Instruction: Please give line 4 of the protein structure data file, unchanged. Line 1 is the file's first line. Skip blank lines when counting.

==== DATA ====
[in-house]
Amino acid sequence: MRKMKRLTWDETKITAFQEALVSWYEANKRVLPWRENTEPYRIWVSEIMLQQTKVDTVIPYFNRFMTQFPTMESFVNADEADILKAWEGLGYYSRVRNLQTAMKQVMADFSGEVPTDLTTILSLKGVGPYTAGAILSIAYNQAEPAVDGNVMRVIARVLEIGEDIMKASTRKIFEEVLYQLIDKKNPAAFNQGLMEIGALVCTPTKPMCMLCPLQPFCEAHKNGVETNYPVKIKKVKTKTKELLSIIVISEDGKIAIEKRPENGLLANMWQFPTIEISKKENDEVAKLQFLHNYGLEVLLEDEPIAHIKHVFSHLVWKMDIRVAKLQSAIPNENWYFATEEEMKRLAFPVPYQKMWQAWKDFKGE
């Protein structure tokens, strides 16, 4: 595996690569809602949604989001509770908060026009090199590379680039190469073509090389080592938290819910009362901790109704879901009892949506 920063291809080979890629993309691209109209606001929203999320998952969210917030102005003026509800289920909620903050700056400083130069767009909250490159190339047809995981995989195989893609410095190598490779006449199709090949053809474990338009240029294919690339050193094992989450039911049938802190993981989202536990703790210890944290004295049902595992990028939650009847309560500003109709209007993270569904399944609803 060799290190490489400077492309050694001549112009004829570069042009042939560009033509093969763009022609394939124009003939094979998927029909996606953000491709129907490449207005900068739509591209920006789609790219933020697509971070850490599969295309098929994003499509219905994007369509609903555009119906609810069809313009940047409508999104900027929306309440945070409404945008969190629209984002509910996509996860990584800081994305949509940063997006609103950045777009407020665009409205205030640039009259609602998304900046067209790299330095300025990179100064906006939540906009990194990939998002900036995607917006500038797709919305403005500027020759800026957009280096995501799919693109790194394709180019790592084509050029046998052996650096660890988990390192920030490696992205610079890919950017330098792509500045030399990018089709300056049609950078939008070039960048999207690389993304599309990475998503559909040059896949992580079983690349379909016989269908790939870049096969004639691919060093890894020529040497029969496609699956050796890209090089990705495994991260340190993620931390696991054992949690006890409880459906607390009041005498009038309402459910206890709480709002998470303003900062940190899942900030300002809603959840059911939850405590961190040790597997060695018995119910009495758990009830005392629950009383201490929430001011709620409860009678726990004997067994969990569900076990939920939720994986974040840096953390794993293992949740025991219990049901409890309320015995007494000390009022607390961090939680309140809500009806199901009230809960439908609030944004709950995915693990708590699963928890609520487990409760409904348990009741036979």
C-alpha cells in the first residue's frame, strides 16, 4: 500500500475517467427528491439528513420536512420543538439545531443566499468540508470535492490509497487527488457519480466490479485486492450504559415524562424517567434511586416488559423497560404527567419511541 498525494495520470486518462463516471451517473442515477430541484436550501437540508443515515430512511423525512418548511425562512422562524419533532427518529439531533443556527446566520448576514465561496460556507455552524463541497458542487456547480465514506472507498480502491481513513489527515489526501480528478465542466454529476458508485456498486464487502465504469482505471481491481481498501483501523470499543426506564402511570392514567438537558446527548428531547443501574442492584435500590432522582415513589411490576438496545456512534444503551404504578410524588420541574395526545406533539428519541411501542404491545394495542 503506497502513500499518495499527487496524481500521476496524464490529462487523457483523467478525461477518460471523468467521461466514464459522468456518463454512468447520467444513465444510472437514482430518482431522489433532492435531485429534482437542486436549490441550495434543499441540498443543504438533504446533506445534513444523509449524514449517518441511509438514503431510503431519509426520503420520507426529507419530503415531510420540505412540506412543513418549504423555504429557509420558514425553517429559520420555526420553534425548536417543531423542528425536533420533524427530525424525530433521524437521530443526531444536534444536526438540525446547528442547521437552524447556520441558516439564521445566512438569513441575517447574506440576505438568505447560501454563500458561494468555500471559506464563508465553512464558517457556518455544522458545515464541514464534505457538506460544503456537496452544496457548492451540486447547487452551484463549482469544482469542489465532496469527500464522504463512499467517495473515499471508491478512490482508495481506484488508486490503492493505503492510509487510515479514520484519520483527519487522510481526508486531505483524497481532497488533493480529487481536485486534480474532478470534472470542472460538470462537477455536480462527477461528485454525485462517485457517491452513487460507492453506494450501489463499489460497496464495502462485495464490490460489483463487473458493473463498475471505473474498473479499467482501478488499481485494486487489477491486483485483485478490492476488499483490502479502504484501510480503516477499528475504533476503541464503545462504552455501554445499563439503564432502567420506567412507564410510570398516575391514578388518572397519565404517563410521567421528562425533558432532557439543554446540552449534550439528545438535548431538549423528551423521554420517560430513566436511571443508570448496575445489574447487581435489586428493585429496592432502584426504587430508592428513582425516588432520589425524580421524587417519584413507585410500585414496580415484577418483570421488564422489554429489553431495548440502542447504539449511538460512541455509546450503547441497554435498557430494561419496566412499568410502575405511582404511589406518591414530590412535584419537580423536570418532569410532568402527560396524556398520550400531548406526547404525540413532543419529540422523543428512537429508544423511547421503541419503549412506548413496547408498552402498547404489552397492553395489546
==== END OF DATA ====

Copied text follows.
C-alpha cells in the first residue's frame, strides 16, 4: 500500500475517467427528491439528513420536512420543538439545531443566499468540508470535492490509497487527488457519480466490479485486492450504559415524562424517567434511586416488559423497560404527567419511541 498525494495520470486518462463516471451517473442515477430541484436550501437540508443515515430512511423525512418548511425562512422562524419533532427518529439531533443556527446566520448576514465561496460556507455552524463541497458542487456547480465514506472507498480502491481513513489527515489526501480528478465542466454529476458508485456498486464487502465504469482505471481491481481498501483501523470499543426506564402511570392514567438537558446527548428531547443501574442492584435500590432522582415513589411490576438496545456512534444503551404504578410524588420541574395526545406533539428519541411501542404491545394495542 503506497502513500499518495499527487496524481500521476496524464490529462487523457483523467478525461477518460471523468467521461466514464459522468456518463454512468447520467444513465444510472437514482430518482431522489433532492435531485429534482437542486436549490441550495434543499441540498443543504438533504446533506445534513444523509449524514449517518441511509438514503431510503431519509426520503420520507426529507419530503415531510420540505412540506412543513418549504423555504429557509420558514425553517429559520420555526420553534425548536417543531423542528425536533420533524427530525424525530433521524437521530443526531444536534444536526438540525446547528442547521437552524447556520441558516439564521445566512438569513441575517447574506440576505438568505447560501454563500458561494468555500471559506464563508465553512464558517457556518455544522458545515464541514464534505457538506460544503456537496452544496457548492451540486447547487452551484463549482469544482469542489465532496469527500464522504463512499467517495473515499471508491478512490482508495481506484488508486490503492493505503492510509487510515479514520484519520483527519487522510481526508486531505483524497481532497488533493480529487481536485486534480474532478470534472470542472460538470462537477455536480462527477461528485454525485462517485457517491452513487460507492453506494450501489463499489460497496464495502462485495464490490460489483463487473458493473463498475471505473474498473479499467482501478488499481485494486487489477491486483485483485478490492476488499483490502479502504484501510480503516477499528475504533476503541464503545462504552455501554445499563439503564432502567420506567412507564410510570398516575391514578388518572397519565404517563410521567421528562425533558432532557439543554446540552449534550439528545438535548431538549423528551423521554420517560430513566436511571443508570448496575445489574447487581435489586428493585429496592432502584426504587430508592428513582425516588432520589425524580421524587417519584413507585410500585414496580415484577418483570421488564422489554429489553431495548440502542447504539449511538460512541455509546450503547441497554435498557430494561419496566412499568410502575405511582404511589406518591414530590412535584419537580423536570418532569410532568402527560396524556398520550400531548406526547404525540413532543419529540422523543428512537429508544423511547421503541419503549412506548413496547408498552402498547404489552397492553395489546